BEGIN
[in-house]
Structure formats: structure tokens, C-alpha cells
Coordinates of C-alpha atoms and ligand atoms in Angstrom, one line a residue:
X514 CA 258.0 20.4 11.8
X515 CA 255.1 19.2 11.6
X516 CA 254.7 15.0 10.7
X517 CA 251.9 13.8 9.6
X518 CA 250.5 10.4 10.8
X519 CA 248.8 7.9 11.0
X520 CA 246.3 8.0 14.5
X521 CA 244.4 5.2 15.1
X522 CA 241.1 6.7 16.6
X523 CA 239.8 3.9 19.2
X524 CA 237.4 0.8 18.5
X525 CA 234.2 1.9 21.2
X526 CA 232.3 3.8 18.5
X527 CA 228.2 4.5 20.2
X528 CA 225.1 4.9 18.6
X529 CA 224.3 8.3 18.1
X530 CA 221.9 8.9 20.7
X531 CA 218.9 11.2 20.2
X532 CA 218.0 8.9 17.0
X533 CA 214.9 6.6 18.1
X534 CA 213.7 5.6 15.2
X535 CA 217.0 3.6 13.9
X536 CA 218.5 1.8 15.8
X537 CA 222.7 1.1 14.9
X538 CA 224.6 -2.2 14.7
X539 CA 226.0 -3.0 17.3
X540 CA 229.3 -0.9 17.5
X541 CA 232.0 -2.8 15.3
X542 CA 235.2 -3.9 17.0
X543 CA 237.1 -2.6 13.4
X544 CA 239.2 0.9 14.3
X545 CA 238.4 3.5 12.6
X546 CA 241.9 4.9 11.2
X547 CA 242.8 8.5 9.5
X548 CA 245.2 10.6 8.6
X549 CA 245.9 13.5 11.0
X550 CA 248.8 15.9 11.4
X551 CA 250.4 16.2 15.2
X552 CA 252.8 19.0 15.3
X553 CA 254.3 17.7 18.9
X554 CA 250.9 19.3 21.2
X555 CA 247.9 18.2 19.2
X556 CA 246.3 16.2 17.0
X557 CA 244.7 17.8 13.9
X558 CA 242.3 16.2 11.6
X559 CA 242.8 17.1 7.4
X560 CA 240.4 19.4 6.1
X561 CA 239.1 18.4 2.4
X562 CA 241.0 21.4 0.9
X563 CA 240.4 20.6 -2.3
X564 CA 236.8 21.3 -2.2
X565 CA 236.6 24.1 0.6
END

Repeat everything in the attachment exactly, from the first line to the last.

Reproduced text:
[in-house]
Structure formats: structure tokens, C-alpha cells
Coordinates of C-alpha atoms and ligand atoms in Angstrom, one line a residue:
X514 CA 258.0 20.4 11.8
X515 CA 255.1 19.2 11.6
X516 CA 254.7 15.0 10.7
X517 CA 251.9 13.8 9.6
X518 CA 250.5 10.4 10.8
X519 CA 248.8 7.9 11.0
X520 CA 246.3 8.0 14.5
X521 CA 244.4 5.2 15.1
X522 CA 241.1 6.7 16.6
X523 CA 239.8 3.9 19.2
X524 CA 237.4 0.8 18.5
X525 CA 234.2 1.9 21.2
X526 CA 232.3 3.8 18.5
X527 CA 228.2 4.5 20.2
X528 CA 225.1 4.9 18.6
X529 CA 224.3 8.3 18.1
X530 CA 221.9 8.9 20.7
X531 CA 218.9 11.2 20.2
X532 CA 218.0 8.9 17.0
X533 CA 214.9 6.6 18.1
X534 CA 213.7 5.6 15.2
X535 CA 217.0 3.6 13.9
X536 CA 218.5 1.8 15.8
X537 CA 222.7 1.1 14.9
X538 CA 224.6 -2.2 14.7
X539 CA 226.0 -3.0 17.3
X540 CA 229.3 -0.9 17.5
X541 CA 232.0 -2.8 15.3
X542 CA 235.2 -3.9 17.0
X543 CA 237.1 -2.6 13.4
X544 CA 239.2 0.9 14.3
X545 CA 238.4 3.5 12.6
X546 CA 241.9 4.9 11.2
X547 CA 242.8 8.5 9.5
X548 CA 245.2 10.6 8.6
X549 CA 245.9 13.5 11.0
X550 CA 248.8 15.9 11.4
X551 CA 250.4 16.2 15.2
X552 CA 252.8 19.0 15.3
X553 CA 254.3 17.7 18.9
X554 CA 250.9 19.3 21.2
X555 CA 247.9 18.2 19.2
X556 CA 246.3 16.2 17.0
X557 CA 244.7 17.8 13.9
X558 CA 242.3 16.2 11.6
X559 CA 242.8 17.1 7.4
X560 CA 240.4 19.4 6.1
X561 CA 239.1 18.4 2.4
X562 CA 241.0 21.4 0.9
X563 CA 240.4 20.6 -2.3
X564 CA 236.8 21.3 -2.2
X565 CA 236.6 24.1 0.6